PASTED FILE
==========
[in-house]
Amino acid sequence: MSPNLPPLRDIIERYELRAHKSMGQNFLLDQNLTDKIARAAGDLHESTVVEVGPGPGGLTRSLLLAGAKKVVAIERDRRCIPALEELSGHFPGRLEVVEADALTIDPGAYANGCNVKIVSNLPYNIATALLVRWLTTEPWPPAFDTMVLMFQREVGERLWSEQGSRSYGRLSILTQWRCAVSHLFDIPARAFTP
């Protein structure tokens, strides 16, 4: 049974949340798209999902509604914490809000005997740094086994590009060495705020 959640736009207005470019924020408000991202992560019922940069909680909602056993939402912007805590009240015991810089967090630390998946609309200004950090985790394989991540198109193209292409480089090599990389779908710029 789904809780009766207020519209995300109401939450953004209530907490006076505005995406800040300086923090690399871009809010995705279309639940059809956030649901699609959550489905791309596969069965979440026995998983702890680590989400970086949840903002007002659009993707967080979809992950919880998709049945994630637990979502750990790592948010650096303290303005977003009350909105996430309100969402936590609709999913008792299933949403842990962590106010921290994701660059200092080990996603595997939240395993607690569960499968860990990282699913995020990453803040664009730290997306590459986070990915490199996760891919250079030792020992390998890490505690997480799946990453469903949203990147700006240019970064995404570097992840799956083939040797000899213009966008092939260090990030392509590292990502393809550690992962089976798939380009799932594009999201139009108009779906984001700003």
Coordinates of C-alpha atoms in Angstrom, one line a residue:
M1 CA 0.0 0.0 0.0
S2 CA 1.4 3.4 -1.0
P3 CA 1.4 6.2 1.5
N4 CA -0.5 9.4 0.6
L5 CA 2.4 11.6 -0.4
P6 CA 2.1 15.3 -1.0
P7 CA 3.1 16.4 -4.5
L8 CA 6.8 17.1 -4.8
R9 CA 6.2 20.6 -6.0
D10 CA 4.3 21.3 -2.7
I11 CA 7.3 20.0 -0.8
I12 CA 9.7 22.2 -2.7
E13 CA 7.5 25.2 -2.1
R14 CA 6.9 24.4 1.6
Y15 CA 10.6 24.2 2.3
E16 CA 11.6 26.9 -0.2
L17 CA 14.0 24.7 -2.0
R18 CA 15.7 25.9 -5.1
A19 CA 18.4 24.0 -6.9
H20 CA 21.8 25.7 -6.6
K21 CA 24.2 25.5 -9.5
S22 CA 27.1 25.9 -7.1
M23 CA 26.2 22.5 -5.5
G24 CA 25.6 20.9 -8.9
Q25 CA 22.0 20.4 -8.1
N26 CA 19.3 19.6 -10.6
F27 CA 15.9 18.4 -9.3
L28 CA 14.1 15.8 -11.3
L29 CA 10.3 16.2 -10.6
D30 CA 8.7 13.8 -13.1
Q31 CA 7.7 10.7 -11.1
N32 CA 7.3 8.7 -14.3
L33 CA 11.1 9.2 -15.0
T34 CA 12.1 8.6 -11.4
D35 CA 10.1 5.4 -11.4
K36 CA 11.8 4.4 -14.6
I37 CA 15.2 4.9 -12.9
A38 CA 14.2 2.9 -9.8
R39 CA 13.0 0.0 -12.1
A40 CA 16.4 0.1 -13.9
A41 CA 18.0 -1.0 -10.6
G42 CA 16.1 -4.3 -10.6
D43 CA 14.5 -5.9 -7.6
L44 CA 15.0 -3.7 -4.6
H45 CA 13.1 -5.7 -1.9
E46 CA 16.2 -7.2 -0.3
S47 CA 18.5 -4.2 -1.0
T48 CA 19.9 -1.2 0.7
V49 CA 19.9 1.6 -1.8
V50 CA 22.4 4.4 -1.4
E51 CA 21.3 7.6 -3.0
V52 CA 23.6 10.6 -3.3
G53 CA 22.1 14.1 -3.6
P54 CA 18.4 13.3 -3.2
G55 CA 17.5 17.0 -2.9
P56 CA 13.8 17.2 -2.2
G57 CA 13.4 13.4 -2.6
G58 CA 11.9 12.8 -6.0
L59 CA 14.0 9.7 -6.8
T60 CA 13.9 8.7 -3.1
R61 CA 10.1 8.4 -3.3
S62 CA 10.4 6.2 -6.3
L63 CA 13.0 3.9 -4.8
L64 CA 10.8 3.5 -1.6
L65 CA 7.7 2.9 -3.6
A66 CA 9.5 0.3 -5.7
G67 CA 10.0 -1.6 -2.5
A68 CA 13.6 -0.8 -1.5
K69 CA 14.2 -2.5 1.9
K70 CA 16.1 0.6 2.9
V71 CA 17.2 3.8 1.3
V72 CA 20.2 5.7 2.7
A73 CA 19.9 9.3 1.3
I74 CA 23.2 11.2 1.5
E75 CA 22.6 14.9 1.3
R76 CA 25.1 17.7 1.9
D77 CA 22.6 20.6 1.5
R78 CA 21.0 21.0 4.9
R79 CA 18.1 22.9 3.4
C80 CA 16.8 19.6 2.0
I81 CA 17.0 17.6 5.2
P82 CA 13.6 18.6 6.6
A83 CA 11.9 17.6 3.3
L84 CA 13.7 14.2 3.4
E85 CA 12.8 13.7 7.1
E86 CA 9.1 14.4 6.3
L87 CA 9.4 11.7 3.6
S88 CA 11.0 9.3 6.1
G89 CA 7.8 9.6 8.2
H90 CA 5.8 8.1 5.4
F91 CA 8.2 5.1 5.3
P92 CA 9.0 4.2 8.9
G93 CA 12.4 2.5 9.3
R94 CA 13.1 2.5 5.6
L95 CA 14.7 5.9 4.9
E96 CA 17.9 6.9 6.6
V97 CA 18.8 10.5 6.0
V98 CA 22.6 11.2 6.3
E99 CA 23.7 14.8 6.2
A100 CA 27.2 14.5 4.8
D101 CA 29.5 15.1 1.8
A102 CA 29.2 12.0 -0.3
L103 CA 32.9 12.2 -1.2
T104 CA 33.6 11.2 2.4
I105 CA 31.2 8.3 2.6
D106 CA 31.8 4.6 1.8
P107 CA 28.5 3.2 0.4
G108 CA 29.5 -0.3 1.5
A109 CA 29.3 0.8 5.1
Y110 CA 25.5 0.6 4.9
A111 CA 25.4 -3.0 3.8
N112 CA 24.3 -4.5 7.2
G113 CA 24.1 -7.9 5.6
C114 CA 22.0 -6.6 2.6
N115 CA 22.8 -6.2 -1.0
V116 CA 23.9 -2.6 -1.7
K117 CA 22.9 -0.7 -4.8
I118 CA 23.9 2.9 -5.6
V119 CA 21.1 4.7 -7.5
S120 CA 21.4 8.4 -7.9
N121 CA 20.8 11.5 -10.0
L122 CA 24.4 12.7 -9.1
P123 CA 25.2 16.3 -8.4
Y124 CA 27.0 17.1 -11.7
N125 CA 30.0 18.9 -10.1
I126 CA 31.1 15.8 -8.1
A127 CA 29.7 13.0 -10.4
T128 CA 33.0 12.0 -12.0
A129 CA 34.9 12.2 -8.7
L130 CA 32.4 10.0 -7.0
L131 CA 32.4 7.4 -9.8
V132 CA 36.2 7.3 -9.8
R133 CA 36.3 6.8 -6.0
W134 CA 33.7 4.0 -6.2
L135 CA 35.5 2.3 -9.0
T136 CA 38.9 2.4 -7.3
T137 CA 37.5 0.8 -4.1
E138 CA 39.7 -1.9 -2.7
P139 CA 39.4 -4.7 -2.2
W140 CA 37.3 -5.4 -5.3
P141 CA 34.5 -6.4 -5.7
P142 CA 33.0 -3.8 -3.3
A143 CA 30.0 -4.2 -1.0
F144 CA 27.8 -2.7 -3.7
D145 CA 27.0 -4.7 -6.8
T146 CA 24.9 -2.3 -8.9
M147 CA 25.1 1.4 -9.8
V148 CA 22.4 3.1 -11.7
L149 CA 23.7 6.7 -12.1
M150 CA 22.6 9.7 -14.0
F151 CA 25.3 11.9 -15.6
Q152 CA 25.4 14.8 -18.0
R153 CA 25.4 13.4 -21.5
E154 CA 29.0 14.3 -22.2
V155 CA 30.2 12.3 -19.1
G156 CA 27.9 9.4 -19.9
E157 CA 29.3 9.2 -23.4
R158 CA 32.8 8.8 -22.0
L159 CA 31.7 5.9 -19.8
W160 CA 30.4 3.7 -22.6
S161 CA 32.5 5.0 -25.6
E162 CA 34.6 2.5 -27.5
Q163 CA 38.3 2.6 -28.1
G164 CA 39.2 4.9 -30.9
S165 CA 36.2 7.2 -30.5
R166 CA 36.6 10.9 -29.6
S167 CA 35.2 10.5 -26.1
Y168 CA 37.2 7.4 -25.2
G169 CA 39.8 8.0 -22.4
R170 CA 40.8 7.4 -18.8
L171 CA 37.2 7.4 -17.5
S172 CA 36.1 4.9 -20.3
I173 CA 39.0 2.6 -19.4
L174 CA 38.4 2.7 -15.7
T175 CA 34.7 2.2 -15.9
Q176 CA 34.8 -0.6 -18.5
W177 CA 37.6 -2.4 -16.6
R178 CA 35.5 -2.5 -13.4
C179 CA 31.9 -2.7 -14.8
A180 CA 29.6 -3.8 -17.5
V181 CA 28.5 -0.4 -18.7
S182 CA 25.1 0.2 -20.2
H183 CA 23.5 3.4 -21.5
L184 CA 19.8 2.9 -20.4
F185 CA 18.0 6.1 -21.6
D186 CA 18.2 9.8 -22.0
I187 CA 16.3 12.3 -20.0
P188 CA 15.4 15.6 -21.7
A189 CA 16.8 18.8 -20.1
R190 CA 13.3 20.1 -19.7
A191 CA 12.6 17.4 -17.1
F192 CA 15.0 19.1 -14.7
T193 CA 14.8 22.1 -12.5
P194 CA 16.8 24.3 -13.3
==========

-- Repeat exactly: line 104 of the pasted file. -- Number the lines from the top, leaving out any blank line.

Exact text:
A100 CA 27.2 14.5 4.8